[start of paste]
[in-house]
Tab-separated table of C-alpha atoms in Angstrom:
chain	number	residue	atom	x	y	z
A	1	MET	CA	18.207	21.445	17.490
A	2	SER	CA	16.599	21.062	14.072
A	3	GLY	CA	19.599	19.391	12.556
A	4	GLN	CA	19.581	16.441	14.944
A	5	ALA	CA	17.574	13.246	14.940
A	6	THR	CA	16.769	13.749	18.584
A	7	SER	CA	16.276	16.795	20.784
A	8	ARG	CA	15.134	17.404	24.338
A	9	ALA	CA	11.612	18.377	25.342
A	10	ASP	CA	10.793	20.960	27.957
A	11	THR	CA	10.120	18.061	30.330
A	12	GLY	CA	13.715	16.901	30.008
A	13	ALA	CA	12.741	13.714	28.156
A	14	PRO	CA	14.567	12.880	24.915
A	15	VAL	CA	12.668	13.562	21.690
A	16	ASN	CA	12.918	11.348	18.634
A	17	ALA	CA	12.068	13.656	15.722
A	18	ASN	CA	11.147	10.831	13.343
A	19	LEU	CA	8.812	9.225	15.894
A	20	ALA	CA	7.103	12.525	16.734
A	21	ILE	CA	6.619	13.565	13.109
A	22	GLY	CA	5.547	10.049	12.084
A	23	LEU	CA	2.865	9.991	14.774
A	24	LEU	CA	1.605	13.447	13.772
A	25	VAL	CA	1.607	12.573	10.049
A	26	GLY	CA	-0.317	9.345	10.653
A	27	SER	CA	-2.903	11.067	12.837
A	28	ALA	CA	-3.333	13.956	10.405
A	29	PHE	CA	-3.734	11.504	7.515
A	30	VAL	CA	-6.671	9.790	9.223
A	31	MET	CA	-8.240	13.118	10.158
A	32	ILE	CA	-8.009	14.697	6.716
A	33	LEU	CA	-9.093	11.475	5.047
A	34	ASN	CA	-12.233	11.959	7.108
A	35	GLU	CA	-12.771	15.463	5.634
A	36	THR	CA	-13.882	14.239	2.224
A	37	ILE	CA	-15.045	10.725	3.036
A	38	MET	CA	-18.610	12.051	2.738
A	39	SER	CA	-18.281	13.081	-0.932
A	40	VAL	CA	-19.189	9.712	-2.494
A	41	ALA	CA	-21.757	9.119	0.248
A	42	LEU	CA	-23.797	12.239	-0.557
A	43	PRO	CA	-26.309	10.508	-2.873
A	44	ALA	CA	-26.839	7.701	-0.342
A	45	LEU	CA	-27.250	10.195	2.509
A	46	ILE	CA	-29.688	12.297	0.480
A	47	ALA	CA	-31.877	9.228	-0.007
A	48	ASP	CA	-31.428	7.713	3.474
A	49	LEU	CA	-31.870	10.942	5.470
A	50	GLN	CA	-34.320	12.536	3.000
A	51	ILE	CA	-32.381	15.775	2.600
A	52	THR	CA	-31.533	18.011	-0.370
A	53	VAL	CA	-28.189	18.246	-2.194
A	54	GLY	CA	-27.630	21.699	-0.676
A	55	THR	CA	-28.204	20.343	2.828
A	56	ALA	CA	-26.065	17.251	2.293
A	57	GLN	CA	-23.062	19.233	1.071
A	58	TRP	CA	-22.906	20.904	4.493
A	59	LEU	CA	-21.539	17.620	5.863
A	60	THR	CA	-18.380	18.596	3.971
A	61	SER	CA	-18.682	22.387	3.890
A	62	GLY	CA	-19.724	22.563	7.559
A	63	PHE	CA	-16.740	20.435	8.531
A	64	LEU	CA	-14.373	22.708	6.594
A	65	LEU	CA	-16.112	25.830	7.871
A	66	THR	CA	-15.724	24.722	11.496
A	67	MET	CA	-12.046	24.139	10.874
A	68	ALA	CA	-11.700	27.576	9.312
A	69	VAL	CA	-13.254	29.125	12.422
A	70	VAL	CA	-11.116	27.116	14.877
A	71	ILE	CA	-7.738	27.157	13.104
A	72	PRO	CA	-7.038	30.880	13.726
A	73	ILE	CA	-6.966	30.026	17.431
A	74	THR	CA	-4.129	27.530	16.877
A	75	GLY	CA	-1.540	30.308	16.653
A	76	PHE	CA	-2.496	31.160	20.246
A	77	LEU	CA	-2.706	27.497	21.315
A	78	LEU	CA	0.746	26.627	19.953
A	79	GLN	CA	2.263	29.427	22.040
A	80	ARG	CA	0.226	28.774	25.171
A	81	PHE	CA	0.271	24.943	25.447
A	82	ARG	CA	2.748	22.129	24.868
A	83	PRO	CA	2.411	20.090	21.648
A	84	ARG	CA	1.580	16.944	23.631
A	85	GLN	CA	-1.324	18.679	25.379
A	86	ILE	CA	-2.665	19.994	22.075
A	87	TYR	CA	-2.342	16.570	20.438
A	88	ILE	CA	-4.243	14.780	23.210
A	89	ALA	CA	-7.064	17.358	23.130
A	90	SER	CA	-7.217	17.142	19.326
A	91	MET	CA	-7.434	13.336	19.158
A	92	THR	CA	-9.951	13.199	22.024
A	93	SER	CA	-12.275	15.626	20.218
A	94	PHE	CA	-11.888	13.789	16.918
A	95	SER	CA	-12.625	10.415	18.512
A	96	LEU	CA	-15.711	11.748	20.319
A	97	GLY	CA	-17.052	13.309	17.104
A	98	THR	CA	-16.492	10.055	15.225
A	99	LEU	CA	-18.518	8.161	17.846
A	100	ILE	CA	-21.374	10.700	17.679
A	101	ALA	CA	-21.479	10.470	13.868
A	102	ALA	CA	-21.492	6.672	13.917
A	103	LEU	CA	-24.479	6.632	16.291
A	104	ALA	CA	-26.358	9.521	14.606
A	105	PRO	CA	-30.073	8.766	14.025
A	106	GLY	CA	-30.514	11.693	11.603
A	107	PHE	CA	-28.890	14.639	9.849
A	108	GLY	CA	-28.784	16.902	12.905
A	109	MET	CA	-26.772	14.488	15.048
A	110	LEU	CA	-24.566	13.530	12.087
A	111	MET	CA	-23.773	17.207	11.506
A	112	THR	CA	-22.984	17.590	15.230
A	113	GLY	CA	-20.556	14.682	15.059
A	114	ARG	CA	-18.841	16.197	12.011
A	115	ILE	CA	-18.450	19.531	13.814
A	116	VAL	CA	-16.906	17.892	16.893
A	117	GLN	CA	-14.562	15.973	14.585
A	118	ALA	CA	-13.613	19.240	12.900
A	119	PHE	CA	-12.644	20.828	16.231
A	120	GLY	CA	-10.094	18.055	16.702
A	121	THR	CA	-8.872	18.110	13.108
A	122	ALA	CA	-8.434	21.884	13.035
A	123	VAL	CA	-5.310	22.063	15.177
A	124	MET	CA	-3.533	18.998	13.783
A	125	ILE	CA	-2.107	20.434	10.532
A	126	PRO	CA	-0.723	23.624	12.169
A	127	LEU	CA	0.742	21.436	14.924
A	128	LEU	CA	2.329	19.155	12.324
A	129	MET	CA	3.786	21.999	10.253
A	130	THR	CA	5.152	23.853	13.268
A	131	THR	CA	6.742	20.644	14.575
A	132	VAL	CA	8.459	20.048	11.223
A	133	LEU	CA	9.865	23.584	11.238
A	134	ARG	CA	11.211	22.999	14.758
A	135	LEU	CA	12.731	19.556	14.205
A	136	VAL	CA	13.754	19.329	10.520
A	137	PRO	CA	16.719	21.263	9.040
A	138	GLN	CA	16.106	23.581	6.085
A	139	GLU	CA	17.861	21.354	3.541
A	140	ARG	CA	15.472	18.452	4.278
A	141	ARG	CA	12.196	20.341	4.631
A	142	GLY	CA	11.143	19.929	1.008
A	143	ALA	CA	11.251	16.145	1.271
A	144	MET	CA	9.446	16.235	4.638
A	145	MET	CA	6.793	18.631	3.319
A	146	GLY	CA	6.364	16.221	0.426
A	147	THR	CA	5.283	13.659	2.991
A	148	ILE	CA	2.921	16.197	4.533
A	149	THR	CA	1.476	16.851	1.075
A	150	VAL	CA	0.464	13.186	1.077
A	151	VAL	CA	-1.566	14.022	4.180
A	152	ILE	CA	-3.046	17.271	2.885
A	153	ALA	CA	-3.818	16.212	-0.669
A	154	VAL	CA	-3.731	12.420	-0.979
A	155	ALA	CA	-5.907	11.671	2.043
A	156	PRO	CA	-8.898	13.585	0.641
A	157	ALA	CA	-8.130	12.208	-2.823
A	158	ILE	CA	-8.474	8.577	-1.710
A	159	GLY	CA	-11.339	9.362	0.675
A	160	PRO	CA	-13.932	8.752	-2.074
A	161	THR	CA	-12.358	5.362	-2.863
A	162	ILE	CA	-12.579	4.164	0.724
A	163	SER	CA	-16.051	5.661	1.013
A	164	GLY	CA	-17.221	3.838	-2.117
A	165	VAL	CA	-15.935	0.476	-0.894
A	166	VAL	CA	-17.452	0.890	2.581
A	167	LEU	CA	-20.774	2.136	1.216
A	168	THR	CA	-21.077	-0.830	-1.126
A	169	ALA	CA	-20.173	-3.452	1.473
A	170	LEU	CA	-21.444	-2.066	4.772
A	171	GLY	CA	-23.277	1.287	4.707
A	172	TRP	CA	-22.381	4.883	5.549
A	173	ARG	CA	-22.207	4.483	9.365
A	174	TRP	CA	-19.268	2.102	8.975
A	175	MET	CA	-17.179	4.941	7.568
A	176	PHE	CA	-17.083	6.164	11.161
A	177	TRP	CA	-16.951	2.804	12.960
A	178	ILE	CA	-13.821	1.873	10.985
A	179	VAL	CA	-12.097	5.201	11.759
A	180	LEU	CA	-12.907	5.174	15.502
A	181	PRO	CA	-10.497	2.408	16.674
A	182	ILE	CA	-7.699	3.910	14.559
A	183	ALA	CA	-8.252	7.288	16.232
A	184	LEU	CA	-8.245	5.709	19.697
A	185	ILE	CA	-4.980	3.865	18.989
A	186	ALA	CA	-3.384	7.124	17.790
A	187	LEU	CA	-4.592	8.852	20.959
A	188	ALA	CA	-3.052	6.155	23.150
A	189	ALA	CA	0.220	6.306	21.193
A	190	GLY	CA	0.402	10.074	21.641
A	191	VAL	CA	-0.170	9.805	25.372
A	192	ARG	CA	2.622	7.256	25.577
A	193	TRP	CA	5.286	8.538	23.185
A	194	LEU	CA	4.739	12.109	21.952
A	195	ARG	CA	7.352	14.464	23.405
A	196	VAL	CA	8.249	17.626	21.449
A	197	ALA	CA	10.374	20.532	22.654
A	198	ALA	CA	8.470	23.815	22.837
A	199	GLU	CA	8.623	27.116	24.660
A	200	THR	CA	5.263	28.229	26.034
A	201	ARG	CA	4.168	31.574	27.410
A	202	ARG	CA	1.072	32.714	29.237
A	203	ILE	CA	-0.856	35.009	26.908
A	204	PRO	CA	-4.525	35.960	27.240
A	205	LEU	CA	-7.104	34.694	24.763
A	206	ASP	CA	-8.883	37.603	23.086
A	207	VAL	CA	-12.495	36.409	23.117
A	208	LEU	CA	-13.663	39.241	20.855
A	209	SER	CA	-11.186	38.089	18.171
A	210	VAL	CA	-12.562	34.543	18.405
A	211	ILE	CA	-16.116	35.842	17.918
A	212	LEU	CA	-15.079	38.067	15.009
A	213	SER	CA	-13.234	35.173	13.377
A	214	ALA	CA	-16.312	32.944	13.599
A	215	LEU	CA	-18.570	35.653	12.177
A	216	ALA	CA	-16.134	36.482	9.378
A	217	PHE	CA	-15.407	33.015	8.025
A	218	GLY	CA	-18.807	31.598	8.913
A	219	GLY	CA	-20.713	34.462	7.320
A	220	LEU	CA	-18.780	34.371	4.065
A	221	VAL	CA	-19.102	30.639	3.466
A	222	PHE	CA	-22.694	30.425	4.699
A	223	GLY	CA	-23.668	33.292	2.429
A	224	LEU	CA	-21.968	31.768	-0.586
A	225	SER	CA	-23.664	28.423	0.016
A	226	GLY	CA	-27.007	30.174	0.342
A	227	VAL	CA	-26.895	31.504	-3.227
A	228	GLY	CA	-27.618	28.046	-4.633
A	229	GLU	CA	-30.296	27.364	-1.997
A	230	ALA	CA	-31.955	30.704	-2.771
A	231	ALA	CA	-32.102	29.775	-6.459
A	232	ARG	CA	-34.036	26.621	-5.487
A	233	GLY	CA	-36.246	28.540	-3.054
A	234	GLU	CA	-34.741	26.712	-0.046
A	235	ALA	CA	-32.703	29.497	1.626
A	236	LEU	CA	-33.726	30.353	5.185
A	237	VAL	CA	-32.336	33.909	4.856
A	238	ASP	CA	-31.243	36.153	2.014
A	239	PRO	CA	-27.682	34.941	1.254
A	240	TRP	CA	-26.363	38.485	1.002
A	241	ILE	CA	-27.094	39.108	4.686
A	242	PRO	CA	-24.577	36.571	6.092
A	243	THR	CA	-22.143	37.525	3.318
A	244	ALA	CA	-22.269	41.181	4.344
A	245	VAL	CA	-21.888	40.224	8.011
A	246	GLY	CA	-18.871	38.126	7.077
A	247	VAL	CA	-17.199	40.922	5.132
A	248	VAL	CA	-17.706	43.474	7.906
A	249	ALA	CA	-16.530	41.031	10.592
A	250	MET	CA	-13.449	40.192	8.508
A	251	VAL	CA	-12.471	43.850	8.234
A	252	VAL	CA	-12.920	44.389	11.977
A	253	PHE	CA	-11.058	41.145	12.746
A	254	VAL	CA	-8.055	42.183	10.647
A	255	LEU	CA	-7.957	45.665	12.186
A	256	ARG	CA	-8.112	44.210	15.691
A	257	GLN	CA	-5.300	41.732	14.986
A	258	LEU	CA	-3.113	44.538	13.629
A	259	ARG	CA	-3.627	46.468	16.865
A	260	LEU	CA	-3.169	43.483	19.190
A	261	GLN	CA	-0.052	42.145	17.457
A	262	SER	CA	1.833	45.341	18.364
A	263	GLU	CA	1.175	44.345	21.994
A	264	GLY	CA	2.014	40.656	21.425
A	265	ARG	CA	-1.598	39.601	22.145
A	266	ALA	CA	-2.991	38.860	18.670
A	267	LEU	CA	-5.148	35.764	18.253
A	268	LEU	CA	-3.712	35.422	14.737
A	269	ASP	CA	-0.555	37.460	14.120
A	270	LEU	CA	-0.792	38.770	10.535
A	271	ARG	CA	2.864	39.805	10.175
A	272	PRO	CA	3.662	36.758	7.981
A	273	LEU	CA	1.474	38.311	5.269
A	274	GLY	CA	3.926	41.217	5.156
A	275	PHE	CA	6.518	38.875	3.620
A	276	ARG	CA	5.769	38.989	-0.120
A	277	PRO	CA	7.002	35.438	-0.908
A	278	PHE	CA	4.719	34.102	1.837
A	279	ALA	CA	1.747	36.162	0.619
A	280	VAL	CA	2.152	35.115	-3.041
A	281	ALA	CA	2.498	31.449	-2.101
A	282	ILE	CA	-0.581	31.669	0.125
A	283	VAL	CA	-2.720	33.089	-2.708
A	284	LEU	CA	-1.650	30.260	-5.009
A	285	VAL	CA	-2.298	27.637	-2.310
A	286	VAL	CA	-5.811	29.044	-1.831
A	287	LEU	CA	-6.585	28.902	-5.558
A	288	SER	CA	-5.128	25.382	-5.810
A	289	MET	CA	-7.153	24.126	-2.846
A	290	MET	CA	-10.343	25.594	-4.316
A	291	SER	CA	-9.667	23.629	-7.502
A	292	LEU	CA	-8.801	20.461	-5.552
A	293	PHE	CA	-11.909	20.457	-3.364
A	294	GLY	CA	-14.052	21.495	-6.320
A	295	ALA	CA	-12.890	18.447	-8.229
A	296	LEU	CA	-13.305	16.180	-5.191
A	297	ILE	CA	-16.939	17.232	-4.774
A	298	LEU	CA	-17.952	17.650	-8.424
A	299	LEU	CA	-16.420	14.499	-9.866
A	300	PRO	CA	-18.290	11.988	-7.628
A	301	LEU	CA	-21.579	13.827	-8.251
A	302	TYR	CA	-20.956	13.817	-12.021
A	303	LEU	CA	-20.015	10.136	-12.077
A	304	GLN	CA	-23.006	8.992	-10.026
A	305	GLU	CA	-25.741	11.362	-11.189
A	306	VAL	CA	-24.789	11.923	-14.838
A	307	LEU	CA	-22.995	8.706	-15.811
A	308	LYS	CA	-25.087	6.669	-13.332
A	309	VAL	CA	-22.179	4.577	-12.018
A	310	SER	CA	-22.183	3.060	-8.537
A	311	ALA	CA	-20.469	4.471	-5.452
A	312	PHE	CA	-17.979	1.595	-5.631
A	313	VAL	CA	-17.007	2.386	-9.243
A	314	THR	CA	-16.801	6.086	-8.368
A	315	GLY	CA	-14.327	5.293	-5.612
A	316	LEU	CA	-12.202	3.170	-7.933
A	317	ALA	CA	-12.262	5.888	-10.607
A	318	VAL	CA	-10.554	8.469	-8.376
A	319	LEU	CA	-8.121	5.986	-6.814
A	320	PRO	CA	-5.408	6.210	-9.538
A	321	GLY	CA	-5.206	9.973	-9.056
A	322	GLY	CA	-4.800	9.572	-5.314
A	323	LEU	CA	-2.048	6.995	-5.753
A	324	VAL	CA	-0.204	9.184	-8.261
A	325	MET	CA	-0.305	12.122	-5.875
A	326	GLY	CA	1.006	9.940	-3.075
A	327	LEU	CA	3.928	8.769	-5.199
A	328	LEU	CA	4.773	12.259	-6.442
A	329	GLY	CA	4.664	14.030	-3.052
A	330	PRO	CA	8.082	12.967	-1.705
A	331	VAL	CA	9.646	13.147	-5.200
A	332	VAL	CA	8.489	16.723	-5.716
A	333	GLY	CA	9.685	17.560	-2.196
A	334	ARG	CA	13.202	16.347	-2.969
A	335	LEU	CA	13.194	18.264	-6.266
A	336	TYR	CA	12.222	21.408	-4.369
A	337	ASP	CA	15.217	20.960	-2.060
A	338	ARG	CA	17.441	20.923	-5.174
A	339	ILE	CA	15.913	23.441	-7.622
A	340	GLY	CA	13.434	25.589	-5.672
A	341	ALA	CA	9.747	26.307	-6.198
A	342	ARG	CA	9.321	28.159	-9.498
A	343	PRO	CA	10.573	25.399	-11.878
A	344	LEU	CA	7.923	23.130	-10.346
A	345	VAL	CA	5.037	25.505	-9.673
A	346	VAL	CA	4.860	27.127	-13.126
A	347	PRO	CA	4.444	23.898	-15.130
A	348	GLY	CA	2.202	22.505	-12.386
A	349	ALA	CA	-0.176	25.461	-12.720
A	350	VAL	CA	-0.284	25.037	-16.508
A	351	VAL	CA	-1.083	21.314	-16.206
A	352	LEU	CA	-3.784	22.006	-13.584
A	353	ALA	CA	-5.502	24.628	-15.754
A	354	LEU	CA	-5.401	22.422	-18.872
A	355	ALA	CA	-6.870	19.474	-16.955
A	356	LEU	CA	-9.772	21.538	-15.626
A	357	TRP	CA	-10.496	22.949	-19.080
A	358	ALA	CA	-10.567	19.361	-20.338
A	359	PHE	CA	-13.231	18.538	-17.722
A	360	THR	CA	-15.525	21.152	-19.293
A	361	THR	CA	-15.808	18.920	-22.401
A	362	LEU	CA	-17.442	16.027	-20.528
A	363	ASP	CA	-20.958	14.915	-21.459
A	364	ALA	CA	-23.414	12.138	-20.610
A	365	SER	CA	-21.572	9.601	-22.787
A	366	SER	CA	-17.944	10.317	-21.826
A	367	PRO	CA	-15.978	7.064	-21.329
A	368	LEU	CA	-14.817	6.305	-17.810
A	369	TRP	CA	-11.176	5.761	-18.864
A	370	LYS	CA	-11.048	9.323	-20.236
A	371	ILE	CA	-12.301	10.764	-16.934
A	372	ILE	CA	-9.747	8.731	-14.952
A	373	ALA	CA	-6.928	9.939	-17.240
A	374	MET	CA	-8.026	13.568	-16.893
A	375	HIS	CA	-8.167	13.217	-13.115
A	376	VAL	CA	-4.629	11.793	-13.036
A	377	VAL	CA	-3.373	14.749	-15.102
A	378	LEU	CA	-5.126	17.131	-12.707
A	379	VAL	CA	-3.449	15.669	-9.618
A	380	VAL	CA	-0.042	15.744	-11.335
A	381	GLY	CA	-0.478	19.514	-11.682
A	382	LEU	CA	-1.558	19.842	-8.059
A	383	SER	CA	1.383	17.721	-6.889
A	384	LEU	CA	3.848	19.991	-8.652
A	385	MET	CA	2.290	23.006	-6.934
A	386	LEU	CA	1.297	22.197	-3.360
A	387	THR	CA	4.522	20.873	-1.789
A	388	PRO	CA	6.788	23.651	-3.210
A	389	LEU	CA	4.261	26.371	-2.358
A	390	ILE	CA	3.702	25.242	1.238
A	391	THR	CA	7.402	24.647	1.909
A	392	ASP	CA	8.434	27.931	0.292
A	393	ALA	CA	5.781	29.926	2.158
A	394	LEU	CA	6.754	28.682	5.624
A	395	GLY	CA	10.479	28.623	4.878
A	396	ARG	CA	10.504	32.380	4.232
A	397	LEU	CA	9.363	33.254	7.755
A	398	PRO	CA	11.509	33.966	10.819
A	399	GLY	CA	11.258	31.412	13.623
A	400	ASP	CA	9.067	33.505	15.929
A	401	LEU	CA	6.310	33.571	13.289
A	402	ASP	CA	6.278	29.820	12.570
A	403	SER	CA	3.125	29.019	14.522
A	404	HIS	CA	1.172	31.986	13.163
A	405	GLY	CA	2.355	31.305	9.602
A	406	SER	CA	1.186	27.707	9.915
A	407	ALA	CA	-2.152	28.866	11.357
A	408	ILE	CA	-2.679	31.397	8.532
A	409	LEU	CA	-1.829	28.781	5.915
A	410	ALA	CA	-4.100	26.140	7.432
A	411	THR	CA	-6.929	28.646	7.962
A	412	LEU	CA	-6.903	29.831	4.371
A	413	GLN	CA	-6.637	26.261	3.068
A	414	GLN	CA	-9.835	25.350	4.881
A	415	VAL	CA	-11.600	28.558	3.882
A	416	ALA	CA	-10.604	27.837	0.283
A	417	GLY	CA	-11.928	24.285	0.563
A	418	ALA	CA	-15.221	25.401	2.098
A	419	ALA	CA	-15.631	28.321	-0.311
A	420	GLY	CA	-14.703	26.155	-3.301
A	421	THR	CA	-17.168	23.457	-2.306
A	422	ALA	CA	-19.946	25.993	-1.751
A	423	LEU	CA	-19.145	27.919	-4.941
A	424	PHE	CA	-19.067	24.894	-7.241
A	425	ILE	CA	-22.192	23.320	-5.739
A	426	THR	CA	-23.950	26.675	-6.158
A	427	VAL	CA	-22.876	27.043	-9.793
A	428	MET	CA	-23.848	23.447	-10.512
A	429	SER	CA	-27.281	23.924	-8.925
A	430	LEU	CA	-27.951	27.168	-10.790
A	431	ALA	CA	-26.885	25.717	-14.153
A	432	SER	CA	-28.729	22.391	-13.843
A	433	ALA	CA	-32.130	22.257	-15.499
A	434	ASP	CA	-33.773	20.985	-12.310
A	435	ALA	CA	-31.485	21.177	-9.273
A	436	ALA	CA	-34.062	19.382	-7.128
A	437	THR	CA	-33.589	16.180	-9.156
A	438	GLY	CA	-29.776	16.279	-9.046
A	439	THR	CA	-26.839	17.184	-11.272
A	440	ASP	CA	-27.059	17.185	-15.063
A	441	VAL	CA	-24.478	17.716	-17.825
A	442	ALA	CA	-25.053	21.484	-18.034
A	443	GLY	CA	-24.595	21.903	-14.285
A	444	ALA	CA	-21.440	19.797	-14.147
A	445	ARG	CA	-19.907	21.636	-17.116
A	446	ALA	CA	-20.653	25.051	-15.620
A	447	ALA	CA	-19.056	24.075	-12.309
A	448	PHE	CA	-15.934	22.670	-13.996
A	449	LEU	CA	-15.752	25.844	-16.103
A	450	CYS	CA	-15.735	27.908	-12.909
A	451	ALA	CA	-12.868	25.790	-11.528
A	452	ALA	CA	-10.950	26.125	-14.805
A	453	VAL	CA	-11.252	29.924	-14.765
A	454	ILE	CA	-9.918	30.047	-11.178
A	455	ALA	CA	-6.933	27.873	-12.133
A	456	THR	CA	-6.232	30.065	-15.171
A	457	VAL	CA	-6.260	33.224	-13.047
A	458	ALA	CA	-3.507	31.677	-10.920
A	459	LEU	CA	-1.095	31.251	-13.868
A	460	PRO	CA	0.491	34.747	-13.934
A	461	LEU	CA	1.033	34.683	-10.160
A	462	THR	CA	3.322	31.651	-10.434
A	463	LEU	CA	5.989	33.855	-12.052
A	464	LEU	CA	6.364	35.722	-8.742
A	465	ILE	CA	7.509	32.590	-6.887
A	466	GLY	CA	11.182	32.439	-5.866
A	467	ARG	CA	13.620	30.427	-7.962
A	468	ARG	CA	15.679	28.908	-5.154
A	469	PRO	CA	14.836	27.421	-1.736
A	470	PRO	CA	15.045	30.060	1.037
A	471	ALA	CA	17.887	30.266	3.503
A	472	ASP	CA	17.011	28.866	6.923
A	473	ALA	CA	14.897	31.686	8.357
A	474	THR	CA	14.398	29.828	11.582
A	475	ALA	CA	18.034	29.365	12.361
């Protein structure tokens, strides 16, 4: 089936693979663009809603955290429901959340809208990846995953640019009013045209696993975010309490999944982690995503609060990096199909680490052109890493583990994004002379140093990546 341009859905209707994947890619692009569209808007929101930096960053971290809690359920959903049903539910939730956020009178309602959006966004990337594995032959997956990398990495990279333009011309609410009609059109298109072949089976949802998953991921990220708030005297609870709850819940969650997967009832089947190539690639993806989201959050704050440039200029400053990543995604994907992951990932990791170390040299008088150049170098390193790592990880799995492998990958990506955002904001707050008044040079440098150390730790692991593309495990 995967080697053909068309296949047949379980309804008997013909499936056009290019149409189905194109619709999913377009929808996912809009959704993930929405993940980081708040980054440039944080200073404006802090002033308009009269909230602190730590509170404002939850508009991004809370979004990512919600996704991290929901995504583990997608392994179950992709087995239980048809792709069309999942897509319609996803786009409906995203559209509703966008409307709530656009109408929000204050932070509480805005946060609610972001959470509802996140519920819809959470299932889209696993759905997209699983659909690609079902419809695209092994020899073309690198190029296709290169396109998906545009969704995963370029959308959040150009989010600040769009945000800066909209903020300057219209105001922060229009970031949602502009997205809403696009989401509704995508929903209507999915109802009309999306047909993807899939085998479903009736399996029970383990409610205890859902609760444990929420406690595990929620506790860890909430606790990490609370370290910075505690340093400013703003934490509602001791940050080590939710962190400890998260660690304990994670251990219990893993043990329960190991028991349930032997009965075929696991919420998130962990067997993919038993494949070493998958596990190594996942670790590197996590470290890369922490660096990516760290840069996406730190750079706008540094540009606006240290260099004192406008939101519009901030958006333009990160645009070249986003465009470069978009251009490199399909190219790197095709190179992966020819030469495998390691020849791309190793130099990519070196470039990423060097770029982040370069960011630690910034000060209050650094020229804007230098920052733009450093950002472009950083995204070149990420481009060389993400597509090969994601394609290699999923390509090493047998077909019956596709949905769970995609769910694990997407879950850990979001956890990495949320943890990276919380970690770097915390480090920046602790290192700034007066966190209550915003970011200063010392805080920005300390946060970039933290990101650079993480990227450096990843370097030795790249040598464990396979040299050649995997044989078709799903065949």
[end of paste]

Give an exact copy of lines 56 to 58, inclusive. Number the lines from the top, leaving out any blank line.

A	53	VAL	CA	-28.189	18.246	-2.194
A	54	GLY	CA	-27.630	21.699	-0.676
A	55	THR	CA	-28.204	20.343	2.828